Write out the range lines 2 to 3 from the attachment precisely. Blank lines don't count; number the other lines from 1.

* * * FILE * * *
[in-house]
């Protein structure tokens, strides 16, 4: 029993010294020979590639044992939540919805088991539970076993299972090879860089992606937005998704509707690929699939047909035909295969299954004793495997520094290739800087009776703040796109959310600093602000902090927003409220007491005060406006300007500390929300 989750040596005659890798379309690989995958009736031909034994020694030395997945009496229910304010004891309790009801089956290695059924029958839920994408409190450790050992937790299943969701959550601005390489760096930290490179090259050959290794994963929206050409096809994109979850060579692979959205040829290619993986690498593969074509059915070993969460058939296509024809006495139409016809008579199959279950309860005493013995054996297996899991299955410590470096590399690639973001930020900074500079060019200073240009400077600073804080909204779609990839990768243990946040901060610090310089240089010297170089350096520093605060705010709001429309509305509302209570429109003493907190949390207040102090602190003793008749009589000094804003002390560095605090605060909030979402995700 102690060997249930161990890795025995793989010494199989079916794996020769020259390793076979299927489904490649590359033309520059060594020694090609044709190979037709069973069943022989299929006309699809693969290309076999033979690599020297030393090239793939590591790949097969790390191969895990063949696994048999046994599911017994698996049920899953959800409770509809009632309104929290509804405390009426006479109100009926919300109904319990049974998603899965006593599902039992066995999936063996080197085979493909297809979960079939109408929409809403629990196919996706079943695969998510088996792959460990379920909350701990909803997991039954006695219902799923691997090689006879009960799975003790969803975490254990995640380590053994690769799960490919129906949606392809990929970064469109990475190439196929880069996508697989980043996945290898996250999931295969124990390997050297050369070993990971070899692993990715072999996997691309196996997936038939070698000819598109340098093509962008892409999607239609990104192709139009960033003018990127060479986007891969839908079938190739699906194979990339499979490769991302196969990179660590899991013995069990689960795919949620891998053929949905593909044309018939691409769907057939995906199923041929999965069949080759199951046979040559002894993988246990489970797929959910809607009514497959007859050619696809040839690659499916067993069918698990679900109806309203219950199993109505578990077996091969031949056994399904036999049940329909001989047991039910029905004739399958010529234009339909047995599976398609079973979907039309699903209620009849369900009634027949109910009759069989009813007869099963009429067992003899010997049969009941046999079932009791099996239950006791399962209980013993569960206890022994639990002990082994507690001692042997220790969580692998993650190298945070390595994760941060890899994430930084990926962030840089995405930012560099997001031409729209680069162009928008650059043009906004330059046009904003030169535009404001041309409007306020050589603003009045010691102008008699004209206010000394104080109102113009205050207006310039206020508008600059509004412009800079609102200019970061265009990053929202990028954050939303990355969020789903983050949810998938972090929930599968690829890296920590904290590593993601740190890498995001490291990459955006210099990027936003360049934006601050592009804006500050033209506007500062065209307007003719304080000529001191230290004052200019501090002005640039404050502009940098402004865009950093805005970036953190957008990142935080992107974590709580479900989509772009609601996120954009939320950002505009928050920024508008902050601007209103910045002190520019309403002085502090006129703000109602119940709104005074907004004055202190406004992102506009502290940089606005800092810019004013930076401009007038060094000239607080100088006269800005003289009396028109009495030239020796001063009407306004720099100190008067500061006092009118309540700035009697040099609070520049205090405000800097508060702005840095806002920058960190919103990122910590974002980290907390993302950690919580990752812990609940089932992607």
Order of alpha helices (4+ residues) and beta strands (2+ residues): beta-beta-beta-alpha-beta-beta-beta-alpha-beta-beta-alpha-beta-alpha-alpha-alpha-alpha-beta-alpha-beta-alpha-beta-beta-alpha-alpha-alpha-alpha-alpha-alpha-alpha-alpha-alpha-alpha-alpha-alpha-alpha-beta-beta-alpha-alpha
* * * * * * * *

């Protein structure tokens, strides 16, 4: 029993010294020979590639044992939540919805088991539970076993299972090879860089992606937005998704509707690929699939047909035909295969299954004793495997520094290739800087009776703040796109959310600093602000902090927003409220007491005060406006300007500390929300 989750040596005659890798379309690989995958009736031909034994020694030395997945009496229910304010004891309790009801089956290695059924029958839920994408409190450790050992937790299943969701959550601005390489760096930290490179090259050959290794994963929206050409096809994109979850060579692979959205040829290619993986690498593969074509059915070993969460058939296509024809006495139409016809008579199959279950309860005493013995054996297996899991299955410590470096590399690639973001930020900074500079060019200073240009400077600073804080909204779609990839990768243990946040901060610090310089240089010297170089350096520093605060705010709001429309509305509302209570429109003493907190949390207040102090602190003793008749009589000094804003002390560095605090605060909030979402995700 102690060997249930161990890795025995793989010494199989079916794996020769020259390793076979299927489904490649590359033309520059060594020694090609044709190979037709069973069943022989299929006309699809693969290309076999033979690599020297030393090239793939590591790949097969790390191969895990063949696994048999046994599911017994698996049920899953959800409770509809009632309104929290509804405390009426006479109100009926919300109904319990049974998603899965006593599902039992066995999936063996080197085979493909297809979960079939109408929409809403629990196919996706079943695969998510088996792959460990379920909350701990909803997991039954006695219902799923691997090689006879009960799975003790969803975490254990995640380590053994690769799960490919129906949606392809990929970064469109990475190439196929880069996508697989980043996945290898996250999931295969124990390997050297050369070993990971070899692993990715072999996997691309196996997936038939070698000819598109340098093509962008892409999607239609990104192709139009960033003018990127060479986007891969839908079938190739699906194979990339499979490769991302196969990179660590899991013995069990689960795919949620891998053929949905593909044309018939691409769907057939995906199923041929999965069949080759199951046979040559002894993988246990489970797929959910809607009514497959007859050619696809040839690659499916067993069918698990679900109806309203219950199993109505578990077996091969031949056994399904036999049940329909001989047991039910029905004739399958010529234009339909047995599976398609079973979907039309699903209620009849369900009634027949109910009759069989009813007869099963009429067992003899010997049969009941046999079932009791099996239950006791399962209980013993569960206890022994639990002990082994507690001692042997220790969580692998993650190298945070390595994760941060890899994430930084990926962030840089995405930012560099997001031409729209680069162009928008650059043009906004330059046009904003030169535009404001041309409007306020050589603003009045010691102008008699004209206010000394104080109102113009205050207006310039206020508008600059509004412009800079609102200019970061265009990053929202990028954050939303990355969020789903983050949810998938972090929930599968690829890296920590904290590593993601740190890498995001490291990459955006210099990027936003360049934006601050592009804006500050033209506007500062065209307007003719304080000529001191230290004052200019501090002005640039404050502009940098402004865009950093805005970036953190957008990142935080992107974590709580479900989509772009609601996120954009939320950002505009928050920024508008902050601007209103910045002190520019309403002085502090006129703000109602119940709104005074907004004055202190406004992102506009502290940089606005800092810019004013930076401009007038060094000239607080100088006269800005003289009396028109009495030239020796001063009407306004720099100190008067500061006092009118309540700035009697040099609070520049205090405000800097508060702005840095806002920058960190919103990122910590974002980290907390993302950690919580990752812990609940089932992607």
Order of alpha helices (4+ residues) and beta strands (2+ residues): beta-beta-beta-alpha-beta-beta-beta-alpha-beta-beta-alpha-beta-alpha-alpha-alpha-alpha-beta-alpha-beta-alpha-beta-beta-alpha-alpha-alpha-alpha-alpha-alpha-alpha-alpha-alpha-alpha-alpha-alpha-alpha-beta-beta-alpha-alpha